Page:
In Beirut, Tillerson Says Hizbullah Actions Threaten Lebanon, Regionإقرأ هذا الخبر بالعربية
Hizbullah's actions pose a threat to the security of Lebanon and have a destabilizing influence in the Middle East, U.S. Secretary of State Rex Tillerson said on Thursday.
"Hizbullah is not just a concern for the United States. The people of Lebanon should also be concerned about how Hizbullah's actions, its growing arsenal, bring unwanted and unhelpful scrutiny on Lebanon," Tillerson said in Beirut after talks with Prime Minister Saad Hariri.
"Hizbullah entanglement in regional conflicts threatens the security of Lebanon and has destabilizing effects on the region," he said of the Iran-backed Lebanese movement.
Hizbullah, branded a "terrorist" organization by the United States, is a key ally of Syrian President Bashar al-Assad and has fighters on the ground in the war-torn country supporting the regime.
"Their presence in Syria has perpetuated the bloodshed, increased the displacement of innocent people and propped up the barbaric Assad regime," Tillerson said at a news conference with Hariri.
"Their presence in Iraq and Yemen has also fueled violence. And the consequences of Hizbullah's involvement in these far-off conflicts -- which have nothing to do with Lebanon -- are felt here," he added.
Hizbullah's influence was at the heart of a political crisis in Lebanon over Hariri's shock resignation announced from Saudi Arabia in November that was later rescinded.
On Wednesday, speaking in Amman, Tillerson conceded that Hizbullah is part of the "political process" in Lebanon, appearing to soften Washington's tone.
"We support a free, democratic Lebanon free of influence of others, and we know that Lebanese Hizbullah is influenced by Iran. This is influence that we think is unhelpful in Lebanon's long-term future," he said.
"We also have to acknowledge the reality that they also are part of the political process in Lebanon."
Later, U.S. Undersecretary of State Steve Goldstein said however that Lebanon "would be better off without Hizbullah's terrorism and malign influence."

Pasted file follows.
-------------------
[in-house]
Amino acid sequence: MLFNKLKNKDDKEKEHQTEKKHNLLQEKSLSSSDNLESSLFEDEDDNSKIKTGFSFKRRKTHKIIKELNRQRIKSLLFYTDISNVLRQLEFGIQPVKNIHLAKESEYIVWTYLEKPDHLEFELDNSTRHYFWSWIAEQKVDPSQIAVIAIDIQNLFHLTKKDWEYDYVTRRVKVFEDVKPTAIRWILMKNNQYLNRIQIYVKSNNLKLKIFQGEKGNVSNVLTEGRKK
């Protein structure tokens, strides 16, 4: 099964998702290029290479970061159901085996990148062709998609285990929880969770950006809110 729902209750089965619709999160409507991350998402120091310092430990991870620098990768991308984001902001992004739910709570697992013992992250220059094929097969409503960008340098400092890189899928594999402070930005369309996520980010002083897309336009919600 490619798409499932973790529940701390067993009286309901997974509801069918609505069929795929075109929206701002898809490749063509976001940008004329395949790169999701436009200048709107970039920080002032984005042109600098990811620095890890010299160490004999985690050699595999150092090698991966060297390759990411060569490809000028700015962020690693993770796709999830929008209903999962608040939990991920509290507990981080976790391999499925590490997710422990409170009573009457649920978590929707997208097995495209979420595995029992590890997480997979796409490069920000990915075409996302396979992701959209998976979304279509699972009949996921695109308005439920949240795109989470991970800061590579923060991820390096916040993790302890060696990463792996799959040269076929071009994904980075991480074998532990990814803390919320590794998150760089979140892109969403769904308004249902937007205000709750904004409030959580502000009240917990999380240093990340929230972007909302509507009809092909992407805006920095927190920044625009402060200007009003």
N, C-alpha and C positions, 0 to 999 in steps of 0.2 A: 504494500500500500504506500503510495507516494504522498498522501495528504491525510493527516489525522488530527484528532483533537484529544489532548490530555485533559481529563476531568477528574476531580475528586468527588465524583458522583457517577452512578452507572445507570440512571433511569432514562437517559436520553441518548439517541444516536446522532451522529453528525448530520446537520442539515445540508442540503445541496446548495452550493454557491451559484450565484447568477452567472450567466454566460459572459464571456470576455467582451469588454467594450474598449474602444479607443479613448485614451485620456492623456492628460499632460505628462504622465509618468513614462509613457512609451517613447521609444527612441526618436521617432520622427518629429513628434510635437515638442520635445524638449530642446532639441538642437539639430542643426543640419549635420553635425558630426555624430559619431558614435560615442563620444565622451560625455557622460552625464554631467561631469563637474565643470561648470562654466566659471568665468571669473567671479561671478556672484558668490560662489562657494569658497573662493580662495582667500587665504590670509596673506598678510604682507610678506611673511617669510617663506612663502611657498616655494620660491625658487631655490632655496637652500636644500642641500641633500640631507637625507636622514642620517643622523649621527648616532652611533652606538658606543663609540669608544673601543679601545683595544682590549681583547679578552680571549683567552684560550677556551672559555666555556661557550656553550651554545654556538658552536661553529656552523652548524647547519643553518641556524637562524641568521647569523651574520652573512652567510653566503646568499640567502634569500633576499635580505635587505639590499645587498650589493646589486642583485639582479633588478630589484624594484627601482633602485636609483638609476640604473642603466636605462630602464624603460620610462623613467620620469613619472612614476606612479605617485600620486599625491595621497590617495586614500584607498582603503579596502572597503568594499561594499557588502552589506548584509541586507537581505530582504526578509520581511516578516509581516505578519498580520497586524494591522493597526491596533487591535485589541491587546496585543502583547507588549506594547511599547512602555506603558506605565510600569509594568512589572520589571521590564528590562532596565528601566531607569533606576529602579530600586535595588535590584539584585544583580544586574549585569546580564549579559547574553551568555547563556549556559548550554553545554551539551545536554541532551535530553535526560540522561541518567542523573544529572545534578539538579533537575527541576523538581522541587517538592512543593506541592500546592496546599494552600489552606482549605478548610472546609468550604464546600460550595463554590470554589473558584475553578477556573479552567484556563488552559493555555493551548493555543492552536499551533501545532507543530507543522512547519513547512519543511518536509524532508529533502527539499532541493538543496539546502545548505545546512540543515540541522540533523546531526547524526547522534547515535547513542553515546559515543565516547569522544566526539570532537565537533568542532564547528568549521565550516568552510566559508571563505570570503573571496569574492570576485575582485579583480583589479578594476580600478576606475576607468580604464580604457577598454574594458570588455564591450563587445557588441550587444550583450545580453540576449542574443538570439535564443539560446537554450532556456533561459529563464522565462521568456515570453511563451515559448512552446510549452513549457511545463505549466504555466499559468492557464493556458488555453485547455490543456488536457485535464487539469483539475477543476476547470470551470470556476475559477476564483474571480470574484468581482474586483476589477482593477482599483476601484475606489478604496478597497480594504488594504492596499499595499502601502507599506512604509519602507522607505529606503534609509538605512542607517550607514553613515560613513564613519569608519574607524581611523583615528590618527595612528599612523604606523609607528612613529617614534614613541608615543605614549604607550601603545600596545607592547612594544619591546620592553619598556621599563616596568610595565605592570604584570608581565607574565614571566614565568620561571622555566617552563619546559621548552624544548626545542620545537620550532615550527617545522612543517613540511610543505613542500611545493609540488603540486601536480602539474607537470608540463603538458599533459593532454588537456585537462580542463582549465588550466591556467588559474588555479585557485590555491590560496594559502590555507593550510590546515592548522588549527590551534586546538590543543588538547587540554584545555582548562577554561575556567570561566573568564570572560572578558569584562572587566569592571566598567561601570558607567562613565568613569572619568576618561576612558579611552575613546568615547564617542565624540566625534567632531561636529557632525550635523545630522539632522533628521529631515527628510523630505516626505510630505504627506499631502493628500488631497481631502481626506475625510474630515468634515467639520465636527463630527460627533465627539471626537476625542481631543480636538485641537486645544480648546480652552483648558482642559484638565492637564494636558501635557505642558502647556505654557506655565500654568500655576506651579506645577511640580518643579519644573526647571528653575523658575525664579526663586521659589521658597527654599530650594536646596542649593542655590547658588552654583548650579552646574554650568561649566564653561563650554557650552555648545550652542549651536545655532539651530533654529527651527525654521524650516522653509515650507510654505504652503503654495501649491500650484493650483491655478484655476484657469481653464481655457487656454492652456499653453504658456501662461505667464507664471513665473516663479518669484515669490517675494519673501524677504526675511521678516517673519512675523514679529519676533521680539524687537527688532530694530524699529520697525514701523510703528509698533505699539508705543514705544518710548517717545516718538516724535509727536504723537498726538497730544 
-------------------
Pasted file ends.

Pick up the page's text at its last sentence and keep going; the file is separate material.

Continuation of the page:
The Beirut visit comes amid a new U.S. effort to squeeze Iran with sanctions against Hizbullah and the Trump administration is hitting Hizbullah's financial network with new penalties as part of its efforts to limit Iran's influence throughout the region.
Tillerson also said that the U.S. administration is "engaging with the governments of both Lebanon and Israel to ensure Lebanon's southern border remains calm," amid tension with Israel over gas drilling rights.
He said: "If an agreement" between Israel and Lebanon can be reached over drilling rights, it will help Lebanon and neighboring countries to prosper for years to come.
Tillerson added that the discussions were positive on how to break the "stalemate" with Israel over the gas drilling rights.
"We've asked no one to give up anything. Rather, we're looking for a solution," Tillerson told reporters.
The U.S. has been trying to mediate in the dispute, and Tillerson suggested Israel should stop building a border wall until the border between the two countries is agreed on.
"Let's get the border agreed first and then people can think about if they need a security wall or not at that point," Tillerson said.
Tillerson, during his short visit, also reinforced support for Lebanon's government headed by Hariri and for the Lebanese armed forces, which is a major recipient of U.S. military assistance.
"And we remain committed to helping Lebanon and the Lebanese people prosper through the development of their natural resources in agreement with all of their neighbors," he added.
Hariri for his part said: "What is ours is ours and what is Israel's is Israel's. We are trying to find solutions that will be fair to us and fair to everyone."
"The U.S. has demonstrated that investing in Lebanon yields quick and fruitful results," the premier said at the beginning of the news conference.
"This support is directly aligned with my priority to build our state institutions. It is the only way to guarantee our stability and our democracy. Our democracy which will be reaffirmed in free and fair elections, 12 weeks from today," he added.
"As I pointed to Secretary Tillerson, the commitment by all in Lebanon to the policy of disassociation is today a collective responsibility. It is closely monitored by all State institutions to ensure it is executed to Lebanon’s national interest in keeping the best relations with Arab countries and the International Community at large," he added.
Hariri also emphasized that Lebanon is committed to U.N. Security Council Resolutions 1701 and 2373.
"We want to move to a state of permanent ceasefire but Israel’s daily violations of our sovereignty hinder that process, as does Israel’s escalating rhetoric. This needs to stop. Lebanon’s southern border is the calmest border in the Middle East and I asked Secretary Tillerson to help keep it that way," the premier added.